Alumna Angela Mwanza advises MBAs to build a strong network during 2019 JWiB keynote
When Angela Mwanza, MBA ’00, arrived at Johnson in 1998, she had never heard of The Wall Street Journal and didn’t know what a stock or bond was. Yet by the time she graduated, Mwanza, who grew up in Zambia and started her career in the clothing industry in Germany, was working on Wall Street as a private banker to families with substantial wealth.
Her transformation came about during her two years at Johnson and through her connections with Cornell alumni. “I would not be where I am today professionally without this school because of the knowledge I gained and also the fact that this network helped me really get ahead,” said Mwanza, a senior vice president at UBS Private Wealth Management in New York.
Speaking to about 120 current and prospective students at the Johnson Women in Business (JWiB) symposium at Sage Hall in September, Mwanza said that when she launched her career, she felt self-conscious as an African woman in the male-dominated financial services industry. “I couldn’t be more alienated from Wall Street,” she said. “There are very, very few people who have my DNA and do what I do.”
As she began working as a private banker with J.P. Morgan, Mwanza was advised to look for clients who had a net value of at least $25 million; yet, it soon became clear that finding those clients would be a challenge for her. “For every client that one of my colleagues got, it would take me probably another 100 meetings to get to that same ‘Yes,’” she said.
Build respect and make your mark
While Mwanza initially tried to adapt to the workplace culture and her colleagues by “trying to be what they’re like,” she later realized that this was not an effective strategy. “You’re not trying to find a new best friend,” she said. “You want to build respect, you want to build a career, and then really be able to make your own mark.”
In 2008, Mwanza made a major shift in her career that allowed her to make an impact on addressing world issues with her clients by focusing on the intersection of families, philanthropy, and finance. She is co-founder and manager of Evergreen Wealth Management at UBS Private Wealth Management, which now manages $1.2 billion for 25 ultra-high-net-worth families.
“Because I’ve shaped my business in a way that I can be true to myself and true to my values, I have a seat at the table where I can bring about true change,” she said. “I feel that I can really help move the needle on climate change and reproductive health in Africa [because of] the conversations I’m having with people and the type of people I’m having them with.”
Mwanza advised the students to not only create a network that can help them achieve their career goals, but also to develop a process to keep track of the people they meet. “Having that system is really, really powerful,” she said. “Because that’s what success in business is—you’re as good as your network.”
The Becca Blanco Memorial Scholarship celebrates the power of connections
Preceding Mwanza’s talk at the JWiB symposium, several Johnson alumni from the Class of 2017 announced the Class of 2017 Becca Blanco Memorial Scholarship award, created to support women MBA students who exemplify what their former classmate stood for: the power of building strong relationships. Becca Blanco, MBA ’17, who tragically died last year in a bus crash, excelled at creating strong connections with those around her.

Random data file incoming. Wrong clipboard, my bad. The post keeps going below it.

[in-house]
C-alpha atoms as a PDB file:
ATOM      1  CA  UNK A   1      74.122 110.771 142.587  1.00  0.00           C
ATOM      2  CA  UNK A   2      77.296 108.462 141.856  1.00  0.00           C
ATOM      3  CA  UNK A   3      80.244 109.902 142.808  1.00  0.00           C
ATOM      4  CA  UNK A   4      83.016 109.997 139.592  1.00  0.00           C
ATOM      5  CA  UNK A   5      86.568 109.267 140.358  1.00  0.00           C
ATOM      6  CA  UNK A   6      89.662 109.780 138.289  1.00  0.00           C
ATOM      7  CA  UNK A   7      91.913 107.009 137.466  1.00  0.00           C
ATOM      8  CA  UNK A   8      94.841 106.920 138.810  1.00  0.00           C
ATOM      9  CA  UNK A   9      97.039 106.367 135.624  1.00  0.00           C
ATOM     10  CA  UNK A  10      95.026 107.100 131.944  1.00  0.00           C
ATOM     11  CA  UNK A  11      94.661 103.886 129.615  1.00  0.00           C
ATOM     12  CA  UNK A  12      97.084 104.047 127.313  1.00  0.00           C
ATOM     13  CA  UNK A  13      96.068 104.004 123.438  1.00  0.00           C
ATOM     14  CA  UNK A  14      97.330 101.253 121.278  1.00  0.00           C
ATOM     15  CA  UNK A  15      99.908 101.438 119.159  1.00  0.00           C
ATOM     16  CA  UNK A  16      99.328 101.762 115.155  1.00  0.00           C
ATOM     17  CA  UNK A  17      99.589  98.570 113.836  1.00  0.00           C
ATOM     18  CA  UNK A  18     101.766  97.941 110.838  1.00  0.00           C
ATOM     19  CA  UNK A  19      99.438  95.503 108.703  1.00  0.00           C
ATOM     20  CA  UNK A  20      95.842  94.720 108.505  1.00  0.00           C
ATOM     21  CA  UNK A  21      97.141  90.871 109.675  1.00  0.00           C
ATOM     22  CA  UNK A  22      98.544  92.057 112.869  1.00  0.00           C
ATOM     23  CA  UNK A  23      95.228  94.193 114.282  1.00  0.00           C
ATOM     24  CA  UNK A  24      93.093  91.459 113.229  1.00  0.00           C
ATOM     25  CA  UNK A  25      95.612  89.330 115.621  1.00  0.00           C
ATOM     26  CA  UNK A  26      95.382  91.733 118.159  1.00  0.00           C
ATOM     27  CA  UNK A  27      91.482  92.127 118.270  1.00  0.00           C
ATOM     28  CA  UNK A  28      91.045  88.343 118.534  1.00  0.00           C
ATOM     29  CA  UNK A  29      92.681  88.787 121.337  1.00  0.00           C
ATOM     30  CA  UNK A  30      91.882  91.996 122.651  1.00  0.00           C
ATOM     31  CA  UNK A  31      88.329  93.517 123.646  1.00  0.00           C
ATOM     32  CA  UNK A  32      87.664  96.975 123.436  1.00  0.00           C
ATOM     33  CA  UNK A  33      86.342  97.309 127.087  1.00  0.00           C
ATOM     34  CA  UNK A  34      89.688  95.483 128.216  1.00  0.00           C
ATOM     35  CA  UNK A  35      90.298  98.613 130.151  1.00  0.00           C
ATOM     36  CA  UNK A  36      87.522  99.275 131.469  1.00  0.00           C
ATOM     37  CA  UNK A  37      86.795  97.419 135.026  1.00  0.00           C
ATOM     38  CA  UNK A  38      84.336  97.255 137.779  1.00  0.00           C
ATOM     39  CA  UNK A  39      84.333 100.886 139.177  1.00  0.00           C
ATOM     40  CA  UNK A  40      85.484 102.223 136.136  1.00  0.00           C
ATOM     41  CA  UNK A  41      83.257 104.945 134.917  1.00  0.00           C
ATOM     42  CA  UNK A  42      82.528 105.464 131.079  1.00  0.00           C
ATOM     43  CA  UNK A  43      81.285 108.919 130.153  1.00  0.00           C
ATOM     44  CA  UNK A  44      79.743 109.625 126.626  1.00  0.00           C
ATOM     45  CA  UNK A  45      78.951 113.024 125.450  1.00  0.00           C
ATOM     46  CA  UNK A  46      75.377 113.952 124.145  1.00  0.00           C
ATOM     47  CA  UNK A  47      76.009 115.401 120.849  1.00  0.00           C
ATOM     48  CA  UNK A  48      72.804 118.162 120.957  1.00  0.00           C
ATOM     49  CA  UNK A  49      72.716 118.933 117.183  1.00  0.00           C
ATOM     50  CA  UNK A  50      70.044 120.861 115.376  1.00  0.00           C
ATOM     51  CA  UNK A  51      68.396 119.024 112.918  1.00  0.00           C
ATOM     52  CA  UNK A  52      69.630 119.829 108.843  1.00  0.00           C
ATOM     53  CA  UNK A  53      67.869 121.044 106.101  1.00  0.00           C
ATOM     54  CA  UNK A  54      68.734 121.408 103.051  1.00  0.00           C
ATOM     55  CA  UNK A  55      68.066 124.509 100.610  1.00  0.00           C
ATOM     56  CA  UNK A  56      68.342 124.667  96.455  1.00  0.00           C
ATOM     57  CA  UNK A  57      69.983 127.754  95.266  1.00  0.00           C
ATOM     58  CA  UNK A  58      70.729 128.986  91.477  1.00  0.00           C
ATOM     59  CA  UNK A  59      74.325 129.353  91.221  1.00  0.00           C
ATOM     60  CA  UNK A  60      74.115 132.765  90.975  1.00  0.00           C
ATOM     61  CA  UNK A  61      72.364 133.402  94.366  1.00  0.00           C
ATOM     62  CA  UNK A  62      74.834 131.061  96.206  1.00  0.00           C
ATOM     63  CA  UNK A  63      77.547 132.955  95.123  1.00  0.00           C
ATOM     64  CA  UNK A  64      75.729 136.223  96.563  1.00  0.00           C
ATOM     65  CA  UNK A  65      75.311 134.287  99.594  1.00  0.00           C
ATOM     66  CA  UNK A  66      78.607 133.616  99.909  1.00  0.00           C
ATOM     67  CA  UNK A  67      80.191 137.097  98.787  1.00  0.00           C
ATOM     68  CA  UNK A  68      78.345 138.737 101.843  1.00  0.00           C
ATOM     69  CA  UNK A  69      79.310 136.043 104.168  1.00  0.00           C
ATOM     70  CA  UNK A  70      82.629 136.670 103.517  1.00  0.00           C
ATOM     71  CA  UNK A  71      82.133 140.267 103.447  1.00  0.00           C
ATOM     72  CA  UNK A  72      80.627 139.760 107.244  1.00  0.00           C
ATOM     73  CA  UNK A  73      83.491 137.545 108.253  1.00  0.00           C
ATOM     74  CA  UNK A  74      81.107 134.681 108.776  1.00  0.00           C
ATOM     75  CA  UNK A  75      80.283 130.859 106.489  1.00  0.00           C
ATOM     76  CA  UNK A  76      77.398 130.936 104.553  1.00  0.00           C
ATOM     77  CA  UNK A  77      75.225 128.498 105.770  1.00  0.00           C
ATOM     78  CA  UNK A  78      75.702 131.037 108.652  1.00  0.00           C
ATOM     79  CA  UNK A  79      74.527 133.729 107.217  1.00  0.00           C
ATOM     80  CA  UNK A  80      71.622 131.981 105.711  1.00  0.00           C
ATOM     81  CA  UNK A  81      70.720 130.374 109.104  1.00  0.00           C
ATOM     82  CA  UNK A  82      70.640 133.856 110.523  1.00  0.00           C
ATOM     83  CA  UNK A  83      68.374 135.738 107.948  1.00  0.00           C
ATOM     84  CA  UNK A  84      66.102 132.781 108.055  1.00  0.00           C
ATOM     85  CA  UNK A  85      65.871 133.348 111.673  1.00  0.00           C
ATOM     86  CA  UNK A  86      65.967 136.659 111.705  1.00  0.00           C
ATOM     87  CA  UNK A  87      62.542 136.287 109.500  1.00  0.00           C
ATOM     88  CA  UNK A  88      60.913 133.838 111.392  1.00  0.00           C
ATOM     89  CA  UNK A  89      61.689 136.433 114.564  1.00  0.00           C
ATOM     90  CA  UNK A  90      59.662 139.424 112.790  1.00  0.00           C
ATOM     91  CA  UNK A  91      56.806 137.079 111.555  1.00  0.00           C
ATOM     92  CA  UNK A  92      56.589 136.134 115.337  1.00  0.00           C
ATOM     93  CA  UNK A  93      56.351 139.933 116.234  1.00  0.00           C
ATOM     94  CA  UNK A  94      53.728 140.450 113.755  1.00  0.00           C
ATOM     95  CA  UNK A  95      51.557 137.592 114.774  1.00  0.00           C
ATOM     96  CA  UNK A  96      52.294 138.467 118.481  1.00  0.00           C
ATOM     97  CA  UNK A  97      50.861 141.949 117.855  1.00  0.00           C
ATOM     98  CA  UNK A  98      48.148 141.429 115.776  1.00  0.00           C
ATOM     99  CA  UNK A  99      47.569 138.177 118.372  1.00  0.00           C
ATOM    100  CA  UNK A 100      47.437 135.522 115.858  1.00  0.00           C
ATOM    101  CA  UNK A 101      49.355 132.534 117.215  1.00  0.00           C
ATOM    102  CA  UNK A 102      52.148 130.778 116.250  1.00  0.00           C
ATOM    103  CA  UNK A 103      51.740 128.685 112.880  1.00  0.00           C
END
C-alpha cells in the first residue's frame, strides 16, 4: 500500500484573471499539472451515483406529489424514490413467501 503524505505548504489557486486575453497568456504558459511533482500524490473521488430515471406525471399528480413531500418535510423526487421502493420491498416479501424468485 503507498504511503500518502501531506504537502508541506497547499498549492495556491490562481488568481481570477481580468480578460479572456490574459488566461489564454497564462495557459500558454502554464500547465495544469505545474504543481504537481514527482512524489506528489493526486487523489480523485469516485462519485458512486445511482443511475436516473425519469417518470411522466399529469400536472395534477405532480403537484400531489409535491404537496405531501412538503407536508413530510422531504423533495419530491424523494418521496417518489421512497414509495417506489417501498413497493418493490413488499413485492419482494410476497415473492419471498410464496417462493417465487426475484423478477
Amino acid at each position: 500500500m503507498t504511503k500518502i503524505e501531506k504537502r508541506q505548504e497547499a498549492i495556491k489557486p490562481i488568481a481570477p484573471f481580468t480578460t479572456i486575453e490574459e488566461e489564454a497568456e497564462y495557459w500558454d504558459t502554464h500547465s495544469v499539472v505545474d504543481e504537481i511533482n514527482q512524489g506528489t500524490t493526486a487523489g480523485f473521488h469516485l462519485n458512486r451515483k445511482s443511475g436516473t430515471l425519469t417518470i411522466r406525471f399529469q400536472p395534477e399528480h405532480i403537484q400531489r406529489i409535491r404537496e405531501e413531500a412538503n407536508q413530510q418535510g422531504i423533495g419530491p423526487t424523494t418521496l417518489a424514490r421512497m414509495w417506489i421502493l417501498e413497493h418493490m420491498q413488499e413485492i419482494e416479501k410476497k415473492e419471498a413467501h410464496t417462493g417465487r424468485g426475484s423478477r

At Johnson, Blanco served as vice president of community relations for the Women’s Management Council and as social media chair of the Johnson Women in Technology symposium. After graduating, she was an admissions ambassador for Johnson while working as the communication and PR lead at SNOWE, a home goods brand in New York.
“Becca had an impressive resume, but she was more than just an exemplary classmate or colleague,” said Steve Daddeo, MBA ’17, who presented the scholarship award. “She had a personalized way of connecting with those around her.”
Daddeo and two of his former classmates—Kartin Prasad Sood, MBA ’17, and Olga Abrosimova, MBA ’17—have so far raised $166,000 to endow the scholarship and are continuing to seek pledges through a crowdfunding site. The group awarded the inaugural scholarship to Natalie Kirchhoff, MBA ’21.
Natalie has excelled in every aspect of her career, in her community, and through her dedication to supporting women in business, Daddeo said. “She is quickly emerging as a student leader, attending prestigious conferences, and will continue to be an asset in the school’s efforts to recruit strong, talented, women to Johnson.”
Kirchhoff, who served as a JWiB volunteer in 2019, is a member of the Women’s Management Council and the Consulting Club, and is also a Forté Fellow. Forté’s mission is to increase the number of women represented in business through an alliance that is currently positioning more than 100,000 women for business leadership.
“Now is the time for change—not just for women but for racial diversity,” Kirchhoff said after the scholarship was announced. “We need people to serve as leaders who aren’t afraid to speak up and do the right thing, even if that means they are the only one in the room.”